The price however for such socialisation is high. In order for it to stick, it is taught as though it were true. In other words, this is truly who you are (a civilised man) when quite clearly, as evidenced by the world, you most certainly are not civilised. Your true nature is primal, instinctive and motivated by the dark grounds of the unconscious, personal and collective. You are at heart, at essence, wholly irrational. You are by nature a type of freak, at least measured against normative social standards, which idealise a normative construct of personhood rather than who you actually are.
Mythological traditions, such the Western religious practise, seek to externalise the irrational element in the form of the existence God and the angels etc. If you sincerely subscribe to such a belief, then truthfully, this post is not for you. Religious tradition is an answer to this question – life doesn’t make sense on its own terms, but if you consider life framed by this (insert any religious myth here) then it does make sense.
If, however, like so many in the age of science, in modernity and post-modernity, you have ben rudely ejected from participation in these collective myths, how then are you to proceed?
The only answer is to become your own religion. To treat yourself, your personhood, your values, your desires etc. as a religious phenomenon. To recognise the sacred character of your true nature. To take yourself, your nature, seriously. But in order to do this, you need to abandon, or more properly reject, the determination of that nature by rational principles. You need to be the irrational core, the irrational heart, at the centre of the cosmos.
I claim, if you are able to fully embrace your inner freak, as it were, what was not sensible – the world, will start to make sense. This is the intention of the work we do at The Centre for Applied Jungian Studies, and it was the focus of Jung’s approach to psychotherapy. That is our interpretation of his work and its seems broadly consistent with Jungian psychotherapy as it is interpreted and practised in the world today – at least by the Jungian analysts that still subscribe to the notion of individuation.
Jung himself does not use this term “the Freak”, which we have coined for this purpose, he speaks about individuation, the second personality, the (big) Self (as opposed to the small self – which is the ego identity, prior to its encounter with the (big) Self and the individuation imperative). For my part as invaluable as Jung’s work is, and I do not use the word “invaluable” here lightly, I have found it necessary to rephrase this idea so as to make it more tangible and hopefully more imaginatively provocative. I take this idea very seriously and so the intention of my work as a teacher of Jungian theory is actually help my students plot a way to individuation, as opposed to merely theorising about it.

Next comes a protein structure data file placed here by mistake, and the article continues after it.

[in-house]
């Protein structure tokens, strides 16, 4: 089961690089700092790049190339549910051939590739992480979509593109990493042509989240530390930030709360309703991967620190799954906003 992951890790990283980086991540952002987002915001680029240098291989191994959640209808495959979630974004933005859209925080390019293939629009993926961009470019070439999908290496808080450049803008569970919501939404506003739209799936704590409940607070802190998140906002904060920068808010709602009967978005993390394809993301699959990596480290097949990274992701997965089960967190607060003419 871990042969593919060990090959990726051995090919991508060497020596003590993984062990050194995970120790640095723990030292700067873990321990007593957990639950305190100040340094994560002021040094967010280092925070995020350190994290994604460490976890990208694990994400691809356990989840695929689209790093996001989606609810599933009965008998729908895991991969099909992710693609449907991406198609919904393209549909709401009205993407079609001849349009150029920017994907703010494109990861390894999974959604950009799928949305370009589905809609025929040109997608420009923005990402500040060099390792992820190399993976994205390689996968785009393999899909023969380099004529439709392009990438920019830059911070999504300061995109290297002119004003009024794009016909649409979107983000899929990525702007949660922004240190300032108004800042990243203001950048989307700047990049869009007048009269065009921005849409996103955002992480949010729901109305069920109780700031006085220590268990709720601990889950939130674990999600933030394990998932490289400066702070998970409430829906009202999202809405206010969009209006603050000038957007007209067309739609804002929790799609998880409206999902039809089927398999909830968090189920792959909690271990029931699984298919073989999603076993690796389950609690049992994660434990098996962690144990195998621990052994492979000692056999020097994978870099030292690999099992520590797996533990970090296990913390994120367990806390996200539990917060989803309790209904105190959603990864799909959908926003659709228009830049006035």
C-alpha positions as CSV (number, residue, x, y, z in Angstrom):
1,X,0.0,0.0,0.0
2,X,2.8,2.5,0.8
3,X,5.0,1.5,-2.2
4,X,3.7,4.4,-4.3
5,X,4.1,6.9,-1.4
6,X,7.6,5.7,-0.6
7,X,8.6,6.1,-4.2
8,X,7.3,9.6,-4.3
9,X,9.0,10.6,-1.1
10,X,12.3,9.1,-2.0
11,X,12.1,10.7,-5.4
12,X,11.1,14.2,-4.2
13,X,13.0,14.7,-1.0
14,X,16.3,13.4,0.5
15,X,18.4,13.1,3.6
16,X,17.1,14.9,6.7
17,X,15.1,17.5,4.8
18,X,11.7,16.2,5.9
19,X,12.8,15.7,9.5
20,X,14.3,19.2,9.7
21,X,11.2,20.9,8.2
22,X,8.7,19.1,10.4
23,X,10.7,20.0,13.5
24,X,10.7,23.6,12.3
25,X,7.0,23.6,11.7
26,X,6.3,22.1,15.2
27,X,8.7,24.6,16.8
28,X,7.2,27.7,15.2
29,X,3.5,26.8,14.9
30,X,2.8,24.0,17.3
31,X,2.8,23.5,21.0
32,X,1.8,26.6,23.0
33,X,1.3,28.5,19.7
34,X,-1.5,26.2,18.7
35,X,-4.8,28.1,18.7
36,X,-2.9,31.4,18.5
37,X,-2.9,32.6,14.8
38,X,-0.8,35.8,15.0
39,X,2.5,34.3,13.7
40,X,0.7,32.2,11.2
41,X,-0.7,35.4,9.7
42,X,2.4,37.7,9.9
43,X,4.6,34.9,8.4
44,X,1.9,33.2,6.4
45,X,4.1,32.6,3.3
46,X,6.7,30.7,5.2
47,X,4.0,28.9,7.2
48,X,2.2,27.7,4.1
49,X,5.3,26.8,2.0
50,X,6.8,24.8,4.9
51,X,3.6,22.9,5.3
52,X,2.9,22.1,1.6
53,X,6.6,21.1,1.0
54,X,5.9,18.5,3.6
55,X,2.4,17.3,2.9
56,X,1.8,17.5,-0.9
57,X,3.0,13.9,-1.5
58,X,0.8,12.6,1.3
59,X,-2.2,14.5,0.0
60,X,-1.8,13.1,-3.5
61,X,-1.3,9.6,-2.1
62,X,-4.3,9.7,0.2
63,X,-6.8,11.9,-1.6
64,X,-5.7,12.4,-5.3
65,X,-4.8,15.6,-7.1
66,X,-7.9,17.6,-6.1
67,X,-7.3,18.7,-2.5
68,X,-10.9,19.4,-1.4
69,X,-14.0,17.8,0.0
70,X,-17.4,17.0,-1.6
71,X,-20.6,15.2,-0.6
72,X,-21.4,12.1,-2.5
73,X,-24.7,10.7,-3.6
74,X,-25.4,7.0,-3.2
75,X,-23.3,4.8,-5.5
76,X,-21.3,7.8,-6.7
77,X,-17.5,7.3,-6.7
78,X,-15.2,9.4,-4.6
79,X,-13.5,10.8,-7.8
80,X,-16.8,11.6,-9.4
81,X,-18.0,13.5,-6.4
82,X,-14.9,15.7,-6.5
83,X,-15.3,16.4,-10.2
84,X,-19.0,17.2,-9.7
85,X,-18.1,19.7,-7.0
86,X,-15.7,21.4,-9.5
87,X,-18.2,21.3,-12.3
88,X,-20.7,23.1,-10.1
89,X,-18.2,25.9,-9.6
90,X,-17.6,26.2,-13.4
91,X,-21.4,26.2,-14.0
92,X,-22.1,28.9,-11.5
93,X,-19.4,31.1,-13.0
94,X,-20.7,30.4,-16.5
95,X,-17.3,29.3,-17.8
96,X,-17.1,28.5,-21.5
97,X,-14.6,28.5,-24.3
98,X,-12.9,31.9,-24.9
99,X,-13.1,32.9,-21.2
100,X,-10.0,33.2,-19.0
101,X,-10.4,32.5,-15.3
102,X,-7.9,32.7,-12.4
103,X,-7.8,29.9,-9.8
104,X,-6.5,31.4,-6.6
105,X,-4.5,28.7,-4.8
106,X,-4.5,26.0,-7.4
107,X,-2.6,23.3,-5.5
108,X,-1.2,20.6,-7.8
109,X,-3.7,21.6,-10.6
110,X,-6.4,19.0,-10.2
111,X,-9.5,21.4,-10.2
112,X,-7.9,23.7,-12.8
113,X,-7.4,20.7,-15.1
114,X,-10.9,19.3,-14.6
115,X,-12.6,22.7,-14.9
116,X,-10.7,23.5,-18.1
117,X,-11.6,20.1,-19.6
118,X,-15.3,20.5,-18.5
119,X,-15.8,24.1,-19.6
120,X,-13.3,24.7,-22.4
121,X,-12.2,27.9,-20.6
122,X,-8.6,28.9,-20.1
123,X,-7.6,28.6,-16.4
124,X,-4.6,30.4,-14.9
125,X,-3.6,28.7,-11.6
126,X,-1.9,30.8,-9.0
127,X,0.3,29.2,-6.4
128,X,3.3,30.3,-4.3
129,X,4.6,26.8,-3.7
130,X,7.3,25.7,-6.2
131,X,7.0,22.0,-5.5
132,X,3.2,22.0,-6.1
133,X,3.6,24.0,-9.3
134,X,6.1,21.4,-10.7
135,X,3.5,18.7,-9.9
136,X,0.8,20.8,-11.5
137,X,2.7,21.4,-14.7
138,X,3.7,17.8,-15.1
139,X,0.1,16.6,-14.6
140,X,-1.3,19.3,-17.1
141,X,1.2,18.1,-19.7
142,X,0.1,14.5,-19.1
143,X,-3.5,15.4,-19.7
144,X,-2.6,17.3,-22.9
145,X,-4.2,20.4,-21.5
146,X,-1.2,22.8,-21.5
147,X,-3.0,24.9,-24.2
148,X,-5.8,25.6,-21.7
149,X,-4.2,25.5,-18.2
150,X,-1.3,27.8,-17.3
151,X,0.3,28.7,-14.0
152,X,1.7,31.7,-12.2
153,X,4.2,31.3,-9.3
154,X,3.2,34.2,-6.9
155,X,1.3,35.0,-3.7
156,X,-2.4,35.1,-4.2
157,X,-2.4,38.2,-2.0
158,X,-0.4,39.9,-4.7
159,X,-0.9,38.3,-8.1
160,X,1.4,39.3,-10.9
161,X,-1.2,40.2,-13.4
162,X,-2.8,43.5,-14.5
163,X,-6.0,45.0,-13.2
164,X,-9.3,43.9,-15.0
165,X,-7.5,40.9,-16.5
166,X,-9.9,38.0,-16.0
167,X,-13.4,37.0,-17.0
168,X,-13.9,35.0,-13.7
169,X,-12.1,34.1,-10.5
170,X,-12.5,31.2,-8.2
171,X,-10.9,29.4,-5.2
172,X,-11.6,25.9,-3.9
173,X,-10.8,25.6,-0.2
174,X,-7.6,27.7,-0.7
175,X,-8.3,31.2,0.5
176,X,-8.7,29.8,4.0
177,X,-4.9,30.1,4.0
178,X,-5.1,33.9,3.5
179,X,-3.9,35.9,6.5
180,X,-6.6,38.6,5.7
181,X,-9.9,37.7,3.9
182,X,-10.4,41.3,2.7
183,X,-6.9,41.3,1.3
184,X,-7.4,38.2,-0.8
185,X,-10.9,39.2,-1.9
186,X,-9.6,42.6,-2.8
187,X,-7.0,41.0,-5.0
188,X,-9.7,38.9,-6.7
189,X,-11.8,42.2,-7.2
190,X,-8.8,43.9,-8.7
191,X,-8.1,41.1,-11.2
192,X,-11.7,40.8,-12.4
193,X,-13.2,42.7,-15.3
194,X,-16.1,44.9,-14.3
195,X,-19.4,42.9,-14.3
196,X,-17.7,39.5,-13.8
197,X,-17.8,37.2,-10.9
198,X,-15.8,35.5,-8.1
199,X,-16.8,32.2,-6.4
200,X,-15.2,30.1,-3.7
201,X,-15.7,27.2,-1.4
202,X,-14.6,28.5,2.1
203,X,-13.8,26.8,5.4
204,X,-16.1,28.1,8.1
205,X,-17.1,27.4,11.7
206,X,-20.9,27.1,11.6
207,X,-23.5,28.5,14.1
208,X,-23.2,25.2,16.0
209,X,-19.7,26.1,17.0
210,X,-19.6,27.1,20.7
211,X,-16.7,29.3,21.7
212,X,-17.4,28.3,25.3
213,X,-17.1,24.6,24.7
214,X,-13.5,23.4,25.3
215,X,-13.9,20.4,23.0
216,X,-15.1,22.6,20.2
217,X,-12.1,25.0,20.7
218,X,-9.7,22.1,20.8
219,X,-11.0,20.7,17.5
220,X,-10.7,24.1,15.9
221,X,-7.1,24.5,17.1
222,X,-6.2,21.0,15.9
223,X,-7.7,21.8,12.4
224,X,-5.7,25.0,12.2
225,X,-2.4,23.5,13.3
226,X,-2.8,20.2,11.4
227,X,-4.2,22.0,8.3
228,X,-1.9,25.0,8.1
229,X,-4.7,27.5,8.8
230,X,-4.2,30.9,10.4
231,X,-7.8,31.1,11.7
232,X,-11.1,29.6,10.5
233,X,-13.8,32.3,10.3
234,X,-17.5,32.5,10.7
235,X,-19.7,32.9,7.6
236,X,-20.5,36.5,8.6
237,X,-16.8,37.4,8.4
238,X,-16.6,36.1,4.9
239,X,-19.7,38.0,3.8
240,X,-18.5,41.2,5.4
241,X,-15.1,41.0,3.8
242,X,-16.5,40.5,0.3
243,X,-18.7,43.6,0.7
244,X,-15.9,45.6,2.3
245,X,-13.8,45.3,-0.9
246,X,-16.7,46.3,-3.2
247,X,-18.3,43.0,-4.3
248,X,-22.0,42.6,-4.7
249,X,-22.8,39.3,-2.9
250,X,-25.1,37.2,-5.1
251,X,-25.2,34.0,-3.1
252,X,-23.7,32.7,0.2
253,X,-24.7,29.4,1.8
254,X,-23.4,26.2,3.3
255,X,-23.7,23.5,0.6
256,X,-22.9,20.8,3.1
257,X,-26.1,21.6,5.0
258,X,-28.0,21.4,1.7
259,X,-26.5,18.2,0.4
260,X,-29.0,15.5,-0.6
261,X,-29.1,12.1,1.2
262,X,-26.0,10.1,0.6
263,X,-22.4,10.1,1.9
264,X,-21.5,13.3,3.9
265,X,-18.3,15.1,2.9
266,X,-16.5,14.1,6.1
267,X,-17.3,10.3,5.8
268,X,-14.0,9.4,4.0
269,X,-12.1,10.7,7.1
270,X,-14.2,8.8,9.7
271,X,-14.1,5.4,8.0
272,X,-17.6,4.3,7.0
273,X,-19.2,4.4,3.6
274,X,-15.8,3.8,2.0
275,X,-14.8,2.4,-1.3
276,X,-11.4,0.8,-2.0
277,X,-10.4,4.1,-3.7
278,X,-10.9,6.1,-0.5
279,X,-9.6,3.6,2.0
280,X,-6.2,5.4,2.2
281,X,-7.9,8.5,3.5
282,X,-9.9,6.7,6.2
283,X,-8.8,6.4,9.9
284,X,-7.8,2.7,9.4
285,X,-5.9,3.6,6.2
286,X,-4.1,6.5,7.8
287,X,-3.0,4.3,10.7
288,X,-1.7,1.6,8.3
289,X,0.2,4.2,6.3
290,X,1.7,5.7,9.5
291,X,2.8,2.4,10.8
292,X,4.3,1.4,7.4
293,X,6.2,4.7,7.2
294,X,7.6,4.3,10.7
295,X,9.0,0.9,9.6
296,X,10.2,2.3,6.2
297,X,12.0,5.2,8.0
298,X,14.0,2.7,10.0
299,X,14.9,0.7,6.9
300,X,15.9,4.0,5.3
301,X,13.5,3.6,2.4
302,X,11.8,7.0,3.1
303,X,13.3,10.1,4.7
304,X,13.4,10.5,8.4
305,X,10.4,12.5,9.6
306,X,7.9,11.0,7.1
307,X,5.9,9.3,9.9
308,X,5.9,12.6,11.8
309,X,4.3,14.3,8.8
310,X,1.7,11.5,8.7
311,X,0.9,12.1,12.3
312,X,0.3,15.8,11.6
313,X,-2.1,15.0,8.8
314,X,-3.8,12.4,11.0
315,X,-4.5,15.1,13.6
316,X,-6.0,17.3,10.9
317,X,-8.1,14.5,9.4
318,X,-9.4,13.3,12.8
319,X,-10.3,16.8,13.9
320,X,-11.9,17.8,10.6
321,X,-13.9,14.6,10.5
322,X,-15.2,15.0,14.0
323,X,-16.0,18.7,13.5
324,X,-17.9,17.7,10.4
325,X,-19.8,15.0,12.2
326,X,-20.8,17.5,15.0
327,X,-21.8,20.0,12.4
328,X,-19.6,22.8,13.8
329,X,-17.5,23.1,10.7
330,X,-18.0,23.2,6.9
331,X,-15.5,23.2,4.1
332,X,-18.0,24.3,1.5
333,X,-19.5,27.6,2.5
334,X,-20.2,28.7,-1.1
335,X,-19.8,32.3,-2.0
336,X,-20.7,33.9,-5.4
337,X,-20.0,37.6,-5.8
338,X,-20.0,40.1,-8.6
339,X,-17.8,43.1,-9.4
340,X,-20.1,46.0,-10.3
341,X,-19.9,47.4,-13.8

With is minimal context then, let me rephrase the imperative I gave you earlier on.
The only way this world and this life can ever truly make sense is if you incarnate your freak. If you live from the perspective of your freak. The freak being fundamentally irrational is not governed and constrained by rationality, ergo the irrational nature of existence is countered, balanced and perhaps even transcended.
What exactly it means to live from the perspective of the Freak is our ongoing work at the Centre. I do not propose to give you anything approaching a complete guide to the Freak here. I will however share some of the characteristics that are essential elements of the Freak, in my understanding at least.
- The freak is analogous to the second personality.
- A personification of the unconscious.
- It is a counter position to your ego identity and ideally you are in dialogue with it.
- It is objective and transpersonal.
- It is a force of nature, or one could simply say it is nature; it’s a natural impulse or a manifestation of nature.
- it is a bridge to the collective unconscious.
- it is the carrier of your myth and authenticity,
- It is the path to individuation.
- it is the carrier of your archetypal impulse.
- It is Non-rational.
- Distinct somatic character
- Distinct feeling-tone
- Stepping into the freak is captured quite well with the metaphor of stepping into the void, another useful metaphor from Žižek on this is the “catastrophe of falling in love”. Both of these metaphors describe a release from a defensive posture.
I list below some posts I have written on the topic you may look at if the idea interests you.
Until we speak again I bid you adieu,
 Would anyone really do that I wonder, is the nuclear family still normative ideal? Anyway let’s run with that.
 Anja said recently time only starts (its countdown) when your first child is born – and I wager anyone who has children would understand this.
 Trust me if I did I wouldn’t be giving it away for free, a seminar with a $10 000 entry fee would most certainly be the order of the day!
 Rudolf Steiner, The Philosophy of Freedom.
 Jean Paul Sartre, Being and Nothingness.
 Truth be told in a sense I always knew this to be true at an intuitive level. It has taken me a lifetimes study though to fully appreciate its paradigmatic validity.
 One may argue that Jung too was not original drawing on earlier influences, which is no doubt true, but such considerations lead to an infinite regress of little interest to us here. I at least trace my own inspiration back to him.
 Naturally some learn this better than others.
 Collected Works, vol. 16, par 227.
 Memories Dream, Reflections
 Collected Works. Vol. 9.1, par. 282